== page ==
Big news leaking out of Moscow last week points to a likely aggressive program of buying by Russia of so-called ‘friendly currencies’, namely those of countries that have not joined the Western sanctions regime. First and foremost among these is China of course. Russia is known to also be keen to bring down the overall value of the Rouble.
Bloomberg reported last week on high level meetings, including Russia’s central bank, which would approve a plan to buy as much as USD 70bn in foreign currencies. Russia has been having difficulty in accessing international financial networks since it was cut out of SWIFT following its invasion of Ukraine back in February. This has led it to rely more heavily on the yuan.
News of the scheme has already provided some upside on both the yuan market and also the Turkish lira. Russia had accumulated substantial forex reserves in anticipation, it seems, of foreign sanctions once it launched its invasion. It did not anticipate the reach and scope of the international sanctions it has now been exposed to.
A cheaper rouble will also give more money to the Russian government, as the country’s oil revenues are denominated in USD which it then converts into RUB.
Considerable issues remain with the plan: buying and selling large chunks of yuan in the market has the scope to upset Chinese monetary authorities, as the yuan market is simply not as liquid as the USD market. Russia is thought to be planning to buy as much as USD 180 bn in yuan, but it will likely have to do this over a considerable period of time. The market for Turkish lira and Indian rupees is going to react to these sorts of volumes.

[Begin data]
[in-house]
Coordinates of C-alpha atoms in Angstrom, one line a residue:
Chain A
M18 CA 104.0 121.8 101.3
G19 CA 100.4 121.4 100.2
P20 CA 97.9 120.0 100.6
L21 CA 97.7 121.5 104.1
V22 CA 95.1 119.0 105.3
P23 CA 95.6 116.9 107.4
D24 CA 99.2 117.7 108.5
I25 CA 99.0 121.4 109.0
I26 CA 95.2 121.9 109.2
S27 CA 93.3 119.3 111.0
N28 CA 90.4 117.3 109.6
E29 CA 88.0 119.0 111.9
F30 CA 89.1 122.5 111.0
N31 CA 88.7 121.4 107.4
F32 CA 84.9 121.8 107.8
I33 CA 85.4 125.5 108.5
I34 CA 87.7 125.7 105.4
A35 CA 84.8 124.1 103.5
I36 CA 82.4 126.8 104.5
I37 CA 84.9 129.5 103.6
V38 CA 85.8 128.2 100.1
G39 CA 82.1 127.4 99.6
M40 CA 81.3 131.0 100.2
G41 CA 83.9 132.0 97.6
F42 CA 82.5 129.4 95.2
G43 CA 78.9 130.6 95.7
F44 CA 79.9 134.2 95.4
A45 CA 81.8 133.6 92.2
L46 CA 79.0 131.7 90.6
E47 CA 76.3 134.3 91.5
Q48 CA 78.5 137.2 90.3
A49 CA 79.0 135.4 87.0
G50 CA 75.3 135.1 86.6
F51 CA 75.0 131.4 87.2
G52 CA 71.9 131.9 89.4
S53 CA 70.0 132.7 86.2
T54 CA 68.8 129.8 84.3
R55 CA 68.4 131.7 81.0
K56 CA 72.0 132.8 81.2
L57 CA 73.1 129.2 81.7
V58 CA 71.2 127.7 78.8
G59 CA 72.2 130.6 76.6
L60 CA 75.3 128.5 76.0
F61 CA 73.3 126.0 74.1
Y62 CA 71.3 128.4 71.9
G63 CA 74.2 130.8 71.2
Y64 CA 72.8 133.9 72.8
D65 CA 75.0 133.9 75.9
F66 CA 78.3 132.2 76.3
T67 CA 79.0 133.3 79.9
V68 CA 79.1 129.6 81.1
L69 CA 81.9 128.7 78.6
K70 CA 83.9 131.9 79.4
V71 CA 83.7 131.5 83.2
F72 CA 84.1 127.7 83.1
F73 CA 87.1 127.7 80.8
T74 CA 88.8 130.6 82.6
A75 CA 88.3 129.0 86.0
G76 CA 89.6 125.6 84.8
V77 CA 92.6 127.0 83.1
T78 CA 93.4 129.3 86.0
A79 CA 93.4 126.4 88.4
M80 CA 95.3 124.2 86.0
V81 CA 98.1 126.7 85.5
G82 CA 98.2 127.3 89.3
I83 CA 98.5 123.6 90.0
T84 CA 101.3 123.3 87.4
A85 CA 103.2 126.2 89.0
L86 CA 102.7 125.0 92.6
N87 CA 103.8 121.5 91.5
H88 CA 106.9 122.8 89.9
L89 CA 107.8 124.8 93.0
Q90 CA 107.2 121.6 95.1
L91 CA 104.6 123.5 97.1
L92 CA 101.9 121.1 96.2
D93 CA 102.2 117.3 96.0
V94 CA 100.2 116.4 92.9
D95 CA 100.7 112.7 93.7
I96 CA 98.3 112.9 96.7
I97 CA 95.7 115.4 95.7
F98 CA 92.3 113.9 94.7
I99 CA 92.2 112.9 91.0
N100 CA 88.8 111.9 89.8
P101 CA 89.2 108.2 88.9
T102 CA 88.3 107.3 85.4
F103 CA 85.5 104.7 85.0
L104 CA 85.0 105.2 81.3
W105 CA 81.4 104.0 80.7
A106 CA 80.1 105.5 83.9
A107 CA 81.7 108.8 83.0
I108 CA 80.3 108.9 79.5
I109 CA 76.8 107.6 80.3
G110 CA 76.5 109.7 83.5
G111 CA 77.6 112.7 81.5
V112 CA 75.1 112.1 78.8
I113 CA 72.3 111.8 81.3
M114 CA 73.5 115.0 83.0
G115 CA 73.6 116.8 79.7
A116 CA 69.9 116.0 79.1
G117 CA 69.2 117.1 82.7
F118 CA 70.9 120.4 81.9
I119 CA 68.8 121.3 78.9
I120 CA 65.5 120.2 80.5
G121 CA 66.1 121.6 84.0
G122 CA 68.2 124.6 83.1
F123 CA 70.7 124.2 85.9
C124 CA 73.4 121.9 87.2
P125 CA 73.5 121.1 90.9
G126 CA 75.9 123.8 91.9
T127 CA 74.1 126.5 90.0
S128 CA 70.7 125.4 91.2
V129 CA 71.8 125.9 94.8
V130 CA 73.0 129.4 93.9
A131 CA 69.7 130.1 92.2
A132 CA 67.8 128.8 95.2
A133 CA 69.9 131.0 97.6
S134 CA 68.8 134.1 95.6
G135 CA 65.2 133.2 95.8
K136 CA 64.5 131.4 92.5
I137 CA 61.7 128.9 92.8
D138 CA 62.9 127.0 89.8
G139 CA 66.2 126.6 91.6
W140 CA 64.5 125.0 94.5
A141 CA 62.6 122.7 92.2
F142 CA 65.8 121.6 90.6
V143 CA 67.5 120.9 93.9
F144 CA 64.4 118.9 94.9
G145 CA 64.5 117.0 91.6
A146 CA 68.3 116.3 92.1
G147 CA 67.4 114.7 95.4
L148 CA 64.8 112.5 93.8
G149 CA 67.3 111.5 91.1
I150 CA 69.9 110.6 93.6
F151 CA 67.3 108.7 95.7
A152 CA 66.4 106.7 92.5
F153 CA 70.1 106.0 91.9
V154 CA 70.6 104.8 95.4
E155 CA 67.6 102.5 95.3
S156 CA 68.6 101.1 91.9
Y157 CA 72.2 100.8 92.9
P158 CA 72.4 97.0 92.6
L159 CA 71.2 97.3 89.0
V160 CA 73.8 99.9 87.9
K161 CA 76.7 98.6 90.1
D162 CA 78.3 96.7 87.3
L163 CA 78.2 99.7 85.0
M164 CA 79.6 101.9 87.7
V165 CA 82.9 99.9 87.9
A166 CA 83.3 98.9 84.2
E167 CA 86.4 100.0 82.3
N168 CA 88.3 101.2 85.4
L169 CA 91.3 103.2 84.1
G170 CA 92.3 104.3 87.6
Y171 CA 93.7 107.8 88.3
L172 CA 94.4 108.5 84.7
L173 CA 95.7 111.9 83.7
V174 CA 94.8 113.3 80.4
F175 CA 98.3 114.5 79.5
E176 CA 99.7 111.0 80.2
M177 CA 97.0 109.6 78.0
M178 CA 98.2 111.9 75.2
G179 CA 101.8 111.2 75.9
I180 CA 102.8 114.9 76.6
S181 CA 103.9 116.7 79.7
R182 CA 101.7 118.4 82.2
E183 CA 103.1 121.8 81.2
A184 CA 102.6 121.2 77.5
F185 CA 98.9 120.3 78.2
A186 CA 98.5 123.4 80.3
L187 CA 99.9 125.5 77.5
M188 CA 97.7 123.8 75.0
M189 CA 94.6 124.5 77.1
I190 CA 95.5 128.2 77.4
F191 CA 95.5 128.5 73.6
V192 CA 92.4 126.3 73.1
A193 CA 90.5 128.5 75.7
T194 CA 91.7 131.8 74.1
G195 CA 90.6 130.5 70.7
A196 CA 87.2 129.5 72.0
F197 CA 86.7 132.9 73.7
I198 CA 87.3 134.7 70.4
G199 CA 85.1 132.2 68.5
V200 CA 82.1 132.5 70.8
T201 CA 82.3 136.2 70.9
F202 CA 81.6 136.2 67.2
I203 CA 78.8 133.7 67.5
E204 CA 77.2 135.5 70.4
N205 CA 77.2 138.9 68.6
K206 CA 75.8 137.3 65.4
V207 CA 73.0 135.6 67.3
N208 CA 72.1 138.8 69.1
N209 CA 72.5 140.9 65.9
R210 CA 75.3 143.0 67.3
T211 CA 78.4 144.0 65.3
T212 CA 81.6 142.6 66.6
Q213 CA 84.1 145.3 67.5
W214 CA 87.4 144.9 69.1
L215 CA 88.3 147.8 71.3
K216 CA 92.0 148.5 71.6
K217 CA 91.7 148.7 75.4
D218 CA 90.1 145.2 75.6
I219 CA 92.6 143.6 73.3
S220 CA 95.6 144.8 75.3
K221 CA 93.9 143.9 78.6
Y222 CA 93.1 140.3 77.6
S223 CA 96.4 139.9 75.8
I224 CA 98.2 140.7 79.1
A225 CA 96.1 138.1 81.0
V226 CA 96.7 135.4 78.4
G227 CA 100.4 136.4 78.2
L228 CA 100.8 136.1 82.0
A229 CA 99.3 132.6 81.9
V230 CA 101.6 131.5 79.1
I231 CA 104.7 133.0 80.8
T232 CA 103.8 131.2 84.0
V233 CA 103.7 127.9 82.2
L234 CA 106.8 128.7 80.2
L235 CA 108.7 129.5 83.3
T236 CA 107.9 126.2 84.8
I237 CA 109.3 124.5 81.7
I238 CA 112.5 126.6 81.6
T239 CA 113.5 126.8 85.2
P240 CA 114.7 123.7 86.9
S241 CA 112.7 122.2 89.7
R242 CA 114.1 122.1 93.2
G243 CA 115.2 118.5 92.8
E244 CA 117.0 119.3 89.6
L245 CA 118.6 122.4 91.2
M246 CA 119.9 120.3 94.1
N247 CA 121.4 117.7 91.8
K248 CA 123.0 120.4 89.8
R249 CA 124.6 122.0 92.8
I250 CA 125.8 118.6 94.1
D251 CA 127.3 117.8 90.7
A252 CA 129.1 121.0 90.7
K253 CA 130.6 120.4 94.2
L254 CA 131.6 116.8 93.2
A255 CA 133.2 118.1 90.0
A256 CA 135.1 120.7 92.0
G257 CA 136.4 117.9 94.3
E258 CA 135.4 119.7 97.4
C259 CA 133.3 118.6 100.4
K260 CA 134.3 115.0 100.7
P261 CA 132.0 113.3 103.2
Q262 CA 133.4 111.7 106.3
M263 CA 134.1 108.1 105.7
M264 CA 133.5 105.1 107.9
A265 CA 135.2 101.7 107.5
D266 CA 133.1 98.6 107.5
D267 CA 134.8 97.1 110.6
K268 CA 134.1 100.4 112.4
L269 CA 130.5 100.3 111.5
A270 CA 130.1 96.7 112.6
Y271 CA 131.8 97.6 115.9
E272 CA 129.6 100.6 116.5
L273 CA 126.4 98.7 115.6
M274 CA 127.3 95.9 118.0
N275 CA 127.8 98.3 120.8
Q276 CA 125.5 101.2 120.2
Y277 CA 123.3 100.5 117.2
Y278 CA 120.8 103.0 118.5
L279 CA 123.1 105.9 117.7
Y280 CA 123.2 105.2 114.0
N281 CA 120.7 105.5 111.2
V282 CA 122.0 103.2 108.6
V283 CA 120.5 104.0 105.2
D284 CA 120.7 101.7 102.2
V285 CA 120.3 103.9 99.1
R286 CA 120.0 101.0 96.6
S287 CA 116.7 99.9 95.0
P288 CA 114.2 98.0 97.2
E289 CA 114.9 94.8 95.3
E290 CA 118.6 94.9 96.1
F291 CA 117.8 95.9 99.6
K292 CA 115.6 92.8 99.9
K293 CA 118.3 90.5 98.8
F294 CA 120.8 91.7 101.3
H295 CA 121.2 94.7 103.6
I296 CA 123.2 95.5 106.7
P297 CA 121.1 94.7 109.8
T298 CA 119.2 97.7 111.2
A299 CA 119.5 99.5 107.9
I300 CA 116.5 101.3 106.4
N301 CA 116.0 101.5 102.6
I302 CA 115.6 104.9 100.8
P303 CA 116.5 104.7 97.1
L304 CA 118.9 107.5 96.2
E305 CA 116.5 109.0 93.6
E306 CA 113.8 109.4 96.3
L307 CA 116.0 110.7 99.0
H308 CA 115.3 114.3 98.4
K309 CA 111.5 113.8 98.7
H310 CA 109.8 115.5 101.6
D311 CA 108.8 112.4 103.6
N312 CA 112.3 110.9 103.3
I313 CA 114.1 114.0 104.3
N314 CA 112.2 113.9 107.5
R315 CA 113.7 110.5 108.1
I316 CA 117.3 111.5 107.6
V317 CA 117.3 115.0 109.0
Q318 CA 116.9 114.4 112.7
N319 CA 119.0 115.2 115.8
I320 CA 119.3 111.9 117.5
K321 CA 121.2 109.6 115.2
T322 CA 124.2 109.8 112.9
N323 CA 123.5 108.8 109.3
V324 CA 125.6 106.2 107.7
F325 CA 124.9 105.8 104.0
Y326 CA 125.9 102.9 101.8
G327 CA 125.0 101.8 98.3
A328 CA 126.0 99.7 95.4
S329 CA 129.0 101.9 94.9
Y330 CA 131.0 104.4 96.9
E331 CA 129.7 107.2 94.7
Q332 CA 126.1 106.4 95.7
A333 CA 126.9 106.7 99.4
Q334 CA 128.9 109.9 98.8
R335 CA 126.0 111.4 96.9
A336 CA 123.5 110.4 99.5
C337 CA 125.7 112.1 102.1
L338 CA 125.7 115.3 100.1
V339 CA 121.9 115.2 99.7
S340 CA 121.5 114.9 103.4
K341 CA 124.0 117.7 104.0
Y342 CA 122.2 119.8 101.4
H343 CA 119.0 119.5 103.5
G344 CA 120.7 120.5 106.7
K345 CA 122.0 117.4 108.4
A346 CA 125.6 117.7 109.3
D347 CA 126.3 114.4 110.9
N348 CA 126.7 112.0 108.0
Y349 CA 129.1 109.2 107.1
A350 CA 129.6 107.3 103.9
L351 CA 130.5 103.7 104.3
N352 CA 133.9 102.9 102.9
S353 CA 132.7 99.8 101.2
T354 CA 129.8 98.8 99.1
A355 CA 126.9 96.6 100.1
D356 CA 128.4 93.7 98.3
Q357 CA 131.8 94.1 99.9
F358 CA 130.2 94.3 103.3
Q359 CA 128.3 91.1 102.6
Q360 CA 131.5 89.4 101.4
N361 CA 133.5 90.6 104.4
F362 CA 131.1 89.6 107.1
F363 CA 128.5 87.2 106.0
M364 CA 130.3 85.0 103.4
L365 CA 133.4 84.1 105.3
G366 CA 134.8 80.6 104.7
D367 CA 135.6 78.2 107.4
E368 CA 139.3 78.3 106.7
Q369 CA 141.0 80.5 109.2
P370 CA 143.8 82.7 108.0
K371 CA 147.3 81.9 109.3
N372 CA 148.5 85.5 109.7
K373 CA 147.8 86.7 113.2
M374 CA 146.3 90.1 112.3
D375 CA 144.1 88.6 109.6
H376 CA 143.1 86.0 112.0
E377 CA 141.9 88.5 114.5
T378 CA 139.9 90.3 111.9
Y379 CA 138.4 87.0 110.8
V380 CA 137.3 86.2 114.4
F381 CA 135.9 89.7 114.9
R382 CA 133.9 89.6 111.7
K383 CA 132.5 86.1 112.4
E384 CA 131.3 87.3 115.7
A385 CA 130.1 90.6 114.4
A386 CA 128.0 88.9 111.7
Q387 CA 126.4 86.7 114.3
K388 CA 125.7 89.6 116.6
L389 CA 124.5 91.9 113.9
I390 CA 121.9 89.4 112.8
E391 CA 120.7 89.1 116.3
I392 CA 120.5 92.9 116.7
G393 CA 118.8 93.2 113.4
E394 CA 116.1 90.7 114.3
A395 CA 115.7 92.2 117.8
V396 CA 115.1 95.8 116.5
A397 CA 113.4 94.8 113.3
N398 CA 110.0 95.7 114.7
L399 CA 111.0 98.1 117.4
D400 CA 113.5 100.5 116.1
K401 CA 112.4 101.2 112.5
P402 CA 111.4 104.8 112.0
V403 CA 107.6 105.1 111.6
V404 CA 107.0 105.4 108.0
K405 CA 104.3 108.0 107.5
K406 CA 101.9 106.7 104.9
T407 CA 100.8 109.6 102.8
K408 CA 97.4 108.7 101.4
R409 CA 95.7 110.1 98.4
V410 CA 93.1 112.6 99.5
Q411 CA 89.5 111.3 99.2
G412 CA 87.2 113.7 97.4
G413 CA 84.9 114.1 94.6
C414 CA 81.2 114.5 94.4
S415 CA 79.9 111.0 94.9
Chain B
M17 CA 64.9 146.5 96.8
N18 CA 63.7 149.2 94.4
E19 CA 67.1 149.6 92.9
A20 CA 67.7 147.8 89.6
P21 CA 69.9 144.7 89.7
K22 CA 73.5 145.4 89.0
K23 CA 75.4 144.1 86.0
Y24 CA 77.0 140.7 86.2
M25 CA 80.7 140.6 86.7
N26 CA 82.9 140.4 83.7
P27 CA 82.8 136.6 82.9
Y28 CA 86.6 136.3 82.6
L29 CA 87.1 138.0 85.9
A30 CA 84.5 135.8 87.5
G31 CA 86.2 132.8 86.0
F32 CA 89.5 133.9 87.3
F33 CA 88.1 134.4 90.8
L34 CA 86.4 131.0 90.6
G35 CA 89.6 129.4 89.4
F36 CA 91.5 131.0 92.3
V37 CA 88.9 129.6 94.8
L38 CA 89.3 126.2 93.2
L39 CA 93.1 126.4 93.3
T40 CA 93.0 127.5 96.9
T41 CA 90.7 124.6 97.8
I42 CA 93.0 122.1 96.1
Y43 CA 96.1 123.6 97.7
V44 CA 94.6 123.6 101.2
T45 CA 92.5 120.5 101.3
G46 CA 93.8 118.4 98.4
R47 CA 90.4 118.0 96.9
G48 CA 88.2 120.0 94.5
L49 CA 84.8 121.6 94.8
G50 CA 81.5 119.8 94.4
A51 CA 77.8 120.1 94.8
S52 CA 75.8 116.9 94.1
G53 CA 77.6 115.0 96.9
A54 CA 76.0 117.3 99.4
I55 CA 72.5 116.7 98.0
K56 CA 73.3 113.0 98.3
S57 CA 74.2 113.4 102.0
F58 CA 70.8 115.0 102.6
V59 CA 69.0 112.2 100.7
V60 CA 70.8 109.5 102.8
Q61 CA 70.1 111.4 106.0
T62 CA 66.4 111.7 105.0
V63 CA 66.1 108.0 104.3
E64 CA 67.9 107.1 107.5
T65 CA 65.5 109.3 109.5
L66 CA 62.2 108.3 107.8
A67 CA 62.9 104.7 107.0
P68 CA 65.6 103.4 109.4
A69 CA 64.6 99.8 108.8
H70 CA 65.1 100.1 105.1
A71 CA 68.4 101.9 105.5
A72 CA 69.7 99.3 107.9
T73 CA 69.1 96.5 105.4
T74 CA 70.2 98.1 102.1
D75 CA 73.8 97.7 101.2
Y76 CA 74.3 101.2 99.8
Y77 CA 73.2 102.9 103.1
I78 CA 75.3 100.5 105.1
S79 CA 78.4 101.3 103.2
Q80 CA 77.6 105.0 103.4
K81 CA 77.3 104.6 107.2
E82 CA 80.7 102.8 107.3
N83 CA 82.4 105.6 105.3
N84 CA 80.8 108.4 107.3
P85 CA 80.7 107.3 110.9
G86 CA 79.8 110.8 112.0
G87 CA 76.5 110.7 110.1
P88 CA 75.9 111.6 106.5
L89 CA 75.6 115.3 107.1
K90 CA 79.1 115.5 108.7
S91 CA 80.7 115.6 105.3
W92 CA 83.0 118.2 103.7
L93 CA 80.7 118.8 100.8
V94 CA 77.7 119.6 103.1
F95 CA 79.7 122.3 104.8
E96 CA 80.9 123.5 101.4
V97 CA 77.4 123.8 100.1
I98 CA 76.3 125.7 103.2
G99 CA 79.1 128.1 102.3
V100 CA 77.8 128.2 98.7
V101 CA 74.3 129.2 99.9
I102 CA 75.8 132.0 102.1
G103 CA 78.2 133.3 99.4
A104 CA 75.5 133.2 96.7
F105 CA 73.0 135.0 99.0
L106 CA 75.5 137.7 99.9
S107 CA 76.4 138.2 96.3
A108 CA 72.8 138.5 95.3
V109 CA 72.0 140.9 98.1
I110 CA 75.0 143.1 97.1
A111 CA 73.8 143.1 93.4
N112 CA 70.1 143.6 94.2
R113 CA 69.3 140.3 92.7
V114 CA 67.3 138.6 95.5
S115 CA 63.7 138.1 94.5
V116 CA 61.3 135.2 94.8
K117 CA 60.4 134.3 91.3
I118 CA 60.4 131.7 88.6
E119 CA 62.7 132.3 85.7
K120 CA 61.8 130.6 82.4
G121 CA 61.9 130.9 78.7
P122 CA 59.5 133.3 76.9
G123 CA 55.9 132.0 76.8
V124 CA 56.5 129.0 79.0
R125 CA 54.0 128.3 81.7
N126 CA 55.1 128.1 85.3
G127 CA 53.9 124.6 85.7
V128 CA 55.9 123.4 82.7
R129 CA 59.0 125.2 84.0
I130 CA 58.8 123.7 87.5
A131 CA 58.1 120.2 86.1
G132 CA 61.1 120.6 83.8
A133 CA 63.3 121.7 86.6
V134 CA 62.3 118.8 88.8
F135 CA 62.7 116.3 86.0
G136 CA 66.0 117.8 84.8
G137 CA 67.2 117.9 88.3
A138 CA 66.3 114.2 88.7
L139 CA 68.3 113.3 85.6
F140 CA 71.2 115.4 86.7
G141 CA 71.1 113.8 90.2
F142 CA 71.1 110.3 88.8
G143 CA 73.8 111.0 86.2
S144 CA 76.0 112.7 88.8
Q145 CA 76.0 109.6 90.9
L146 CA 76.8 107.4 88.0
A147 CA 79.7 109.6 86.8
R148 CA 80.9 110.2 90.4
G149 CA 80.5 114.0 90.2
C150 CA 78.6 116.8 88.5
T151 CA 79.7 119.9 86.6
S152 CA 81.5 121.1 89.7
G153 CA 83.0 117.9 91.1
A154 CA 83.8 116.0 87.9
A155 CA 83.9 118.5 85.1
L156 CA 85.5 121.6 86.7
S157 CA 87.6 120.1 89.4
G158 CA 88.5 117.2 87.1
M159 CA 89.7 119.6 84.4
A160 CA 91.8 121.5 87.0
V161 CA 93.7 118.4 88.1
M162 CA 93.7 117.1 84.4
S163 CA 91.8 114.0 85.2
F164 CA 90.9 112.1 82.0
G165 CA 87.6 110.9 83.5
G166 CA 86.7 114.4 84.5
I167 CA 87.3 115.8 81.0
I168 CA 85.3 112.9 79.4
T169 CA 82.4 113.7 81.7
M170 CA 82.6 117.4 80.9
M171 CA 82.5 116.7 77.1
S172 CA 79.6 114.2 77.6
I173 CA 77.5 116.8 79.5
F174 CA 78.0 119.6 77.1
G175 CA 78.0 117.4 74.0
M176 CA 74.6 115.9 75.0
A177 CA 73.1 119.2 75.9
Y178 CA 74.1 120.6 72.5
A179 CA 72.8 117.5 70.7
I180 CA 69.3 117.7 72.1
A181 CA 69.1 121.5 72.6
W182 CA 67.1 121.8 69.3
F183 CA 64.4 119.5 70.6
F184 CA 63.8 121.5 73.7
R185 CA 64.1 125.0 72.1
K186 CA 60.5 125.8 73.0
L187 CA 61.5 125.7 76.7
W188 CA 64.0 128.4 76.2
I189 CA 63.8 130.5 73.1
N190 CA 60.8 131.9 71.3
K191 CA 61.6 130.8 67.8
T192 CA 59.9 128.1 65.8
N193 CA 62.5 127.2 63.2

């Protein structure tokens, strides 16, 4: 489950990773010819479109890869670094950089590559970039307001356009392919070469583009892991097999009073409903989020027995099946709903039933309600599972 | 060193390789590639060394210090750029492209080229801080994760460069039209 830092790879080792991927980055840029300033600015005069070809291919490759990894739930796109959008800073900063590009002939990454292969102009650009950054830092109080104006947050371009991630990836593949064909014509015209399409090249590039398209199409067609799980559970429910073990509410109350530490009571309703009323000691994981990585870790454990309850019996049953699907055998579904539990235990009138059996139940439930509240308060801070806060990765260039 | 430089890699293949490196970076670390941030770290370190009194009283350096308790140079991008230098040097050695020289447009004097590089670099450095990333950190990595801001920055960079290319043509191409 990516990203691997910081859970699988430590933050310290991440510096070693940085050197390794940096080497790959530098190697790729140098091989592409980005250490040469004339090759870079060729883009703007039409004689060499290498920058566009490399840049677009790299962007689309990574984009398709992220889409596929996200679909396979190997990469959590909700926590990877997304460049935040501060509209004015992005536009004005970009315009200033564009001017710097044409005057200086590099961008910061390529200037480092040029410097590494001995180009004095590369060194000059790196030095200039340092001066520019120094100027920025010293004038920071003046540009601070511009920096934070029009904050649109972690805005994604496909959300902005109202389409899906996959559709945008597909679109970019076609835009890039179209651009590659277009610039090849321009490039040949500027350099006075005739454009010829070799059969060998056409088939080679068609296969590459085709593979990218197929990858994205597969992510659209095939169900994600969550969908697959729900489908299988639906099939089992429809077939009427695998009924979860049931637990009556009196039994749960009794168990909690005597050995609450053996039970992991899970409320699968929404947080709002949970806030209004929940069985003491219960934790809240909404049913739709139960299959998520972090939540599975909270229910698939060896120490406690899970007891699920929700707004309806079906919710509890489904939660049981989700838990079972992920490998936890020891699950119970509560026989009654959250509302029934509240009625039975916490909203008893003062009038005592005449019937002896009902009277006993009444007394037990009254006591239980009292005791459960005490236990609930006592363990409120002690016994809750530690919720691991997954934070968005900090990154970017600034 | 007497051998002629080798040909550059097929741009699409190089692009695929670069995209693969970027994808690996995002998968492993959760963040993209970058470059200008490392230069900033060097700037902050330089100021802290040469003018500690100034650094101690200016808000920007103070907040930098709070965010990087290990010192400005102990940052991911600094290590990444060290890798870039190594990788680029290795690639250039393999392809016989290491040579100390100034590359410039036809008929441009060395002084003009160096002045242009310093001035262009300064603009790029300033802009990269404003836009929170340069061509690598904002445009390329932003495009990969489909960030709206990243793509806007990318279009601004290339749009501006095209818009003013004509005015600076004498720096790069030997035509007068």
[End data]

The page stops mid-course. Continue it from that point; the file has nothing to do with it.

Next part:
CNY had dropped to the 8.6 mark against the RUB around 20 August, but has since strengthened to around 8.73. We are seeing activity relatively rangebound going into the week. CNY has been weakening versus USD, developing an interesting trend since mid-August, but again hit as range at the end of the month. The market had been selling CNY on the back of fears of Chinese economic activity weakening again, and further Covid lockdowns in China.
The economic picture for Russia
Reliance on Russian energy exports, particularly in Europe, has provided a windfall of oil and gas revenues for Russia over the past six months, particularly as the war sent global oil prices surging.
Still, the unprecedented scale of Western economic sanctions is hitting Russia’s economy hard.
“Russian imports are being pummelled because Brussels and Washington have sanctioned Russian firms, and foreign companies have fled en masse,” Eurasia Group said in a note to fund managers last month. “This has driven up the cost of key commodities, further exacerbating inflation at home. Staples such as cooking oil, sugar, and medicine have become scarce, with European and American pharmaceutical companies limiting some exports to Russia.”
Meanwhile, the import crunch has pummelled Russian industry, particularly car production, with manufacturers unable to get their hands on key parts. In the single month of May, for example, Russian car production slumped by 97%. As a result, the Kremlin has taken steps to try and boost domestic manufacturing, but a surge in production takes time … and rubles that Russia is currently pumping into its war machine.
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